Caveat 3.30.23
Ep 166 | 3.30.23

Measuring the competitive advantage of compliance.


Metin Kortak: Just because you're compliant with one framework doesn't mean that you are 100% secure. The compliance frameworks, they do not touch on every single threat out there. There is only so much that they can cover.

Dave Bittner: Hello everyone, and welcome to "Caveat," the CyberWire's privacy, surveillance, law and policy podcast. I'm Dave Bittner, and joining me is my co-host Ben Yelin from the University of Maryland Center for Health and Homeland Security. Hello, Ben. 

Ben Yelin: Hello, Dave. 

Dave Bittner: Today, Ben shares news of a Biden executive order on commercial spyware. I look at export controls and whether they really make a difference when it comes to invasive software. And later in the show, my conversation with Metin Kortak from Rhymetec cybersecurity solutions. We're discussing compliance and whether it makes a competitive advantage. While this show covers legal topics and Ben is a lawyer, the views expressed do not constitute legal advice. For official legal advice on any topic we cover, please contact your attorney. 

Dave Bittner: All right, Ben, let's jump into our stories here. Why don't you start things off for us? 

Ben Yelin: So my story comes from The New York Times, entitled "Biden Acts to Restrict U.S. Government Use of Spyware." And this was big news that came out just the day before we're recording this. So the president signed an executive order restricting our government and our federal agencies from using commercial spyware. And as we've talked about, commercial spyware gives governments the power to hack mobile phones of private citizens, to extract data, to track location and movements. Obviously, there is a massive global market for this, and some people are getting very rich off of it. We've talked a lot about Pegasus... 

Dave Bittner: Yeah. 

Ben Yelin: ...Made by the Israeli firm NSO Group. And these spyware tools have not only been used against foreign governments, for which, you know, sometimes there are justified uses, but also against our own government. And that's something that the Biden administration is very cautious about and concerned about. So this executive order prohibits any federal department from using commercial spyware that might be abused by foreign governments or spyware that could target Americans overseas or could pose security risks if installed on our networks. This only covers spyware developed and sold by commercial entities. So if our government agencies are building their own spyware tools... 

Dave Bittner: And we can pretty much know that they are (laughter). 

Ben Yelin: Yeah. I was just going to say that. I think that's a pretty safe assumption. 

Dave Bittner: Right. 

Ben Yelin: ...Then that's acceptable, if it's our own agencies developing their own spyware. 

Dave Bittner: OK.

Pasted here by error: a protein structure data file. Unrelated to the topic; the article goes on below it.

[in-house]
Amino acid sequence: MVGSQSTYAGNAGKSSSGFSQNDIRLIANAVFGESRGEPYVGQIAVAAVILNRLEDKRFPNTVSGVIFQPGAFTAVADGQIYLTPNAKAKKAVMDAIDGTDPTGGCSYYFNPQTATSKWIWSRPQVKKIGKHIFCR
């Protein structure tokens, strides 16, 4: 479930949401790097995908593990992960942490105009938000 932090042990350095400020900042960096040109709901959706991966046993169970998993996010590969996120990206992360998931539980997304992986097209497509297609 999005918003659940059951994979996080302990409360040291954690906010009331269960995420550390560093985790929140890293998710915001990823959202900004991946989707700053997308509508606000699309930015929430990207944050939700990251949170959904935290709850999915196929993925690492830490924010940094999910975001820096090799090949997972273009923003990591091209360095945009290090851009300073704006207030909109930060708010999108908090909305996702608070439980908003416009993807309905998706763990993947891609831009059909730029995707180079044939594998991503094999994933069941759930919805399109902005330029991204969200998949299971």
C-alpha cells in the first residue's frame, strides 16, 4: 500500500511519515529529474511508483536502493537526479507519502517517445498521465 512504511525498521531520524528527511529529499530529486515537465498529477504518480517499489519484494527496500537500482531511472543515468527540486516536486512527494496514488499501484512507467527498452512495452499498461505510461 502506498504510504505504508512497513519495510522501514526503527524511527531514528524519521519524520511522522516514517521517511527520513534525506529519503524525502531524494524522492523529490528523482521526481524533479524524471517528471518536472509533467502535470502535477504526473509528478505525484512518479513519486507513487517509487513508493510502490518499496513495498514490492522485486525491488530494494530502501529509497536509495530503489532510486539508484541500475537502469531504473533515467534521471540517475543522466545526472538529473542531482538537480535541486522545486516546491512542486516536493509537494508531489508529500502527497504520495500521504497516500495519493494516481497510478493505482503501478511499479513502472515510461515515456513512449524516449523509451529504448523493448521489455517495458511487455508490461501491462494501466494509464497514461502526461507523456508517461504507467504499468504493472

Ben Yelin: But this is just a ban on commercial spyware on which we just have - we don't have a sufficient level of control. There are also a bunch of exceptions. So agencies can use commercial spyware in isolated cases. One of the examples they give in this article is that our Drug Enforcement Administration has been deploying a spy tool as part of a counternarcotics operation. And the officials involved in this investigation don't want to terminate the DEA's use of this tool because they're apparently getting good intelligence from it. 

Dave Bittner: Yeah. 

Ben Yelin: So it's not a universally applicable ban. It's just a general policy against having this type of spyware on federal government devices. This is something that the Biden administration is doing for a couple of reasons. For one, there's kind of an international relations element to it. President Biden is hosting, this week, a summit for democracy and the White House, in promulgating this executive order, said the order, quote, "demonstrates the United States' leadership and commitment to advancing technology for democracy, including by countering the misuse of commercial spyware and other surveillance technology." So that's certainly one reason for it. 

Ben Yelin: And then just protecting the security of our government and our government agents. That's, of course, the primary reason. But having this type of technology deployed against us and having it potentially create vulnerabilities on our own devices and networks is a major motivation by this executive order. So it's big news. This is the - I think, the most broad action we've seen any Western government take against commercial spyware. So it certainly caught my eye when I saw it come down yesterday. 

Dave Bittner: Now, we've seen some recent stories about - for example, you know, the FBI caught some heat for purchasing data about people - right? - on the open market, right? So to do an end-around on a warrant, they were purchasing data in the open market, which anybody can do. 

Ben Yelin: Right. 

Dave Bittner: And they caught some heat for that. This is different from that, right? 

Ben Yelin: Yes, it is 'cause there's - this is spyware, which contains capabilities that go beyond just purchasing data. It's more of a live surveillance tracking tool and not something that's retrospective, where you're purchasing information about somebody's purchase history or historical cell site location information. That's different than spyware, which is spying on somebody - hacking a phone, whether it's a government official or a private citizen, tracking their movements, tracking their keystrokes. These are the type of things that we see with spyware technology. So it's a - I think, a larger threat than what you're describing.